In Paul Farmers study, he shows us how those in poverty do not have a say in what happens to their lives. There was a dam built around the village of Kay that caused previous farmers to move up a mountain in order to get away from flooding that was caused by the dam. This caused these families to become impoverished which lead to starvation, disease, and death (Farmer, 2009, pp. 11-28). The decision of those in power was made without consideration of those in that village because they were poorer and left with no voice or place to live. Structural Violence Among the Homosexual Community of Brunei With the progression of acceptance that has been happening throughout the world, the news of anti-gay laws in Brunei has the world in shock and resistance. In the small monarchy island of Brunei, there is a heavy presence of Muslim citizens that practice Islam. This island is small but has received their wealth from oil, leaving the ruler, Sultan Hassanal Bolkiah, one of the wealthiest men in the world (Magra, 2019). Bolkiah says that this new policy, which allows homosexual citizens, adulators, extramarital sex and abortions to be punished by stoning, is religiously driven (Magra, 2019). Although political leaders from other countries have expressed anger toward this law, Bolkiah has no intent to change his mind or the law. This is a very prevalent example of structural violence because the lives of citizens are put in danger due to their sexual preferences. This relates to the history of the religion and political violence that Bolkiah has established through this law. Influence by Religion Islam does not accept the practice of homosexuality, sexual intercourse outside of marriage and abortions. 

The mixture of religion and politics is used in the country of Brunei which makes it so that everyone who lives there is forced to follow the rules that the religion has established. This is an example of structural violence because those who do not follow this religion but live in Brunei are forced to live by these laws. Bolkiah, the leader of Brunei tells the press, “Brunei ‘is a sovereign Islamic and fully independent country and, like all other independent countries, enforces its own rule of laws,’” (Magra, 2019). Although Bolkiah is not breaking any rules, he is creating an unsafe environment for those in his country. Through the passing of this law, in some cases (unspecified) the law only affects Muslims and other cases it will be implemented to all citizens. The connection between church and politics has caused those who do not practice or choose to live in this country to be put at a higher risk of brutal death. Political Violence Bolkiah, a member of the Islamic religion, is the main leader of this small island of Brunei and he decided to take action in order to remove these sexual choices from his citizens (Magra, 2019). Brunei is a dictatorship and is led by one ruler who has all of the power; therefore, he makes all of the decisions without consideration from his community. Whereas, in other countries, such as America, citizens are able to vote who is in power as well as have a voice in decisions made by those in power.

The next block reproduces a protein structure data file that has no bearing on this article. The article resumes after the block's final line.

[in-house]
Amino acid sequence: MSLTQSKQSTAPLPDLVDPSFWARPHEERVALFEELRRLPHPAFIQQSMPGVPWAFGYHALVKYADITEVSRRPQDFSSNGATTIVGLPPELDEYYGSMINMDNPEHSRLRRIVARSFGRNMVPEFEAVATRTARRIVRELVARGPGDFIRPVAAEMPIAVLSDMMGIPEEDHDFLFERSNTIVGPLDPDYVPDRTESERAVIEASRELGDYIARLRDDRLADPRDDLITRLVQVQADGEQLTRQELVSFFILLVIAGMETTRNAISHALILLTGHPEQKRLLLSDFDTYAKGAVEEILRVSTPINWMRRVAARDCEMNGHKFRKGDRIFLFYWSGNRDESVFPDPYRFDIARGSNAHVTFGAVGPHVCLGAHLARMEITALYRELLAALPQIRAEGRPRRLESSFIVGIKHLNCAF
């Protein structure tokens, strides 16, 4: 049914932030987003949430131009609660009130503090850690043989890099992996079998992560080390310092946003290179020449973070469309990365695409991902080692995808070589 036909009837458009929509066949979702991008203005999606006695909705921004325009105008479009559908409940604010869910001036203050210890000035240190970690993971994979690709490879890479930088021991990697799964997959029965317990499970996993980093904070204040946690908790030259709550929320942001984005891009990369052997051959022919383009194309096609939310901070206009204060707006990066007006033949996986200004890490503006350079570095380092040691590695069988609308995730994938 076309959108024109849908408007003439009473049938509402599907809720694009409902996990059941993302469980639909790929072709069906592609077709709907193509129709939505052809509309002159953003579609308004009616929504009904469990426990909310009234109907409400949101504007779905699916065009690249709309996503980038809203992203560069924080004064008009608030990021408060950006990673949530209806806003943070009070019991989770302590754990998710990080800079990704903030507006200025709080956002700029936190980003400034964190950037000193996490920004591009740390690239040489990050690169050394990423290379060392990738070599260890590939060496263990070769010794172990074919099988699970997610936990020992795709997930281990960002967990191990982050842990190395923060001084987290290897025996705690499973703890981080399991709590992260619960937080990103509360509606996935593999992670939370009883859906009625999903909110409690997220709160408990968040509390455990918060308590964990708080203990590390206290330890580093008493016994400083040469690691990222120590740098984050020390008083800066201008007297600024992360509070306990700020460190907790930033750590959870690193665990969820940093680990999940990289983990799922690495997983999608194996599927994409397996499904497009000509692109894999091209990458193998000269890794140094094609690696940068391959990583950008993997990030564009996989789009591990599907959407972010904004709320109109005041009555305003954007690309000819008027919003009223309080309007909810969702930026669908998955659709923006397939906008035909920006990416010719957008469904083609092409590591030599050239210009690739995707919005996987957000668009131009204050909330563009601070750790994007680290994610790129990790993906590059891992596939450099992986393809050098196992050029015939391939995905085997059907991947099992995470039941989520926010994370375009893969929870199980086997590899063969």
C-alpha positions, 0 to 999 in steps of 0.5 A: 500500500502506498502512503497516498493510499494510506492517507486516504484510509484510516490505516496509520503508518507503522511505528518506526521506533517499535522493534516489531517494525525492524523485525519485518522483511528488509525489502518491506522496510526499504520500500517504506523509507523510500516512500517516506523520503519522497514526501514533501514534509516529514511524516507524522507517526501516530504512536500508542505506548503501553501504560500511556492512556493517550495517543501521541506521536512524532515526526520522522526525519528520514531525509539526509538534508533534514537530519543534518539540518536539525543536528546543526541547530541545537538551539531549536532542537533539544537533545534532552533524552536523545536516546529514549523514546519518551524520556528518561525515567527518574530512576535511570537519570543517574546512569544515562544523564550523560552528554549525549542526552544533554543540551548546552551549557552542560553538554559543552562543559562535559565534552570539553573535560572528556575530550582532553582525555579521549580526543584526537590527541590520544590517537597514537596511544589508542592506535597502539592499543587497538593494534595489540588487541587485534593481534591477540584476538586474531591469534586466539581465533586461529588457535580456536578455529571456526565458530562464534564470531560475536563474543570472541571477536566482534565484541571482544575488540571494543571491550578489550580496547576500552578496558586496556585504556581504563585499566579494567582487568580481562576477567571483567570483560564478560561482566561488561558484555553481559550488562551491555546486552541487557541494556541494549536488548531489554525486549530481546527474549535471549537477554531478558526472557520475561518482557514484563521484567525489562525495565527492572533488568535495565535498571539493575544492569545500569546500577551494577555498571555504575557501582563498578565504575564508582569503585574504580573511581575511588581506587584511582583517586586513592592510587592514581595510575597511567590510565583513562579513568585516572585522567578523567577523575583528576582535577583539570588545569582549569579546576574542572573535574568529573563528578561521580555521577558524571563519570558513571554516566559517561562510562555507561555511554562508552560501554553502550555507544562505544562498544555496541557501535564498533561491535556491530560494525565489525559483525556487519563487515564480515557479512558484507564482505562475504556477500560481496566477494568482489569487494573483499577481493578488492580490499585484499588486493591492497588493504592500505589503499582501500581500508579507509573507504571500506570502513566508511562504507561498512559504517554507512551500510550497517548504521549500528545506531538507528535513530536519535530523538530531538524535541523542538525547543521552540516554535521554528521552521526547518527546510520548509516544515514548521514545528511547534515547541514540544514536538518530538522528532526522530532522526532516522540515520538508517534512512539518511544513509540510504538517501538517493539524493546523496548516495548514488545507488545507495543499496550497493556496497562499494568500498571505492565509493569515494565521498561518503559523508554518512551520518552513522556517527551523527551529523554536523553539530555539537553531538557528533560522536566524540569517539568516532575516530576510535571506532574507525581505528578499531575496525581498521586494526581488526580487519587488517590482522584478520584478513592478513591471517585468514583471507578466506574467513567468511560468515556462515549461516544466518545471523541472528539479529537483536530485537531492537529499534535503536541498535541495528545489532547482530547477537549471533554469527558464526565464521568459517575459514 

This power that Bolkiah has is an example of structural violence that has been around since the beginning of this country. These citizens who are apart of this country have never been able to make decisions that would benefit them, instead, they are subject to whatever their leader wants to do. The actions of Bolkiah shows that he does not want to establish a country that has diversity, instead, he would rather everyone be the same and practice equally. The lack of understanding and communication between the ruler and the citizens causes the voice of the community to not be heard, therefore leading to a lack of understanding and consideration for those in a minority group such as homosexuals.


View Structural violence affects many throughout the world but is not always talked about. In this situation, other countries have addressed the problem and are working to fix it. The laws that are being passed that allow stoning as punishment are putting the lives of the minority citizens in Brunei at risk. These citizens are having religious rules pushed upon them by the leader of the country. The lives of homosexuals are now put at risk and they are required to hide their lifestyle in order to maintain citizenship and life. 


  1. Farmer, Paul. “On Suffering and Structural Violence: A View From Below.” Race/Ethnicity: Multidisciplinary Global Contexts, vol. 3, no. 1, 2009, pp. 11-28. 
  2. Magra, Iliana. “Brunei Introduces Death by Stoning for Gay Sex and Adultery, Despite International Outcry.” The New York Times, The New York Times, 3 Apr. 2019,
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Structural Violence and the Stoning of Homosexuals in Brunei. (2021, Apr 16). Retrieved from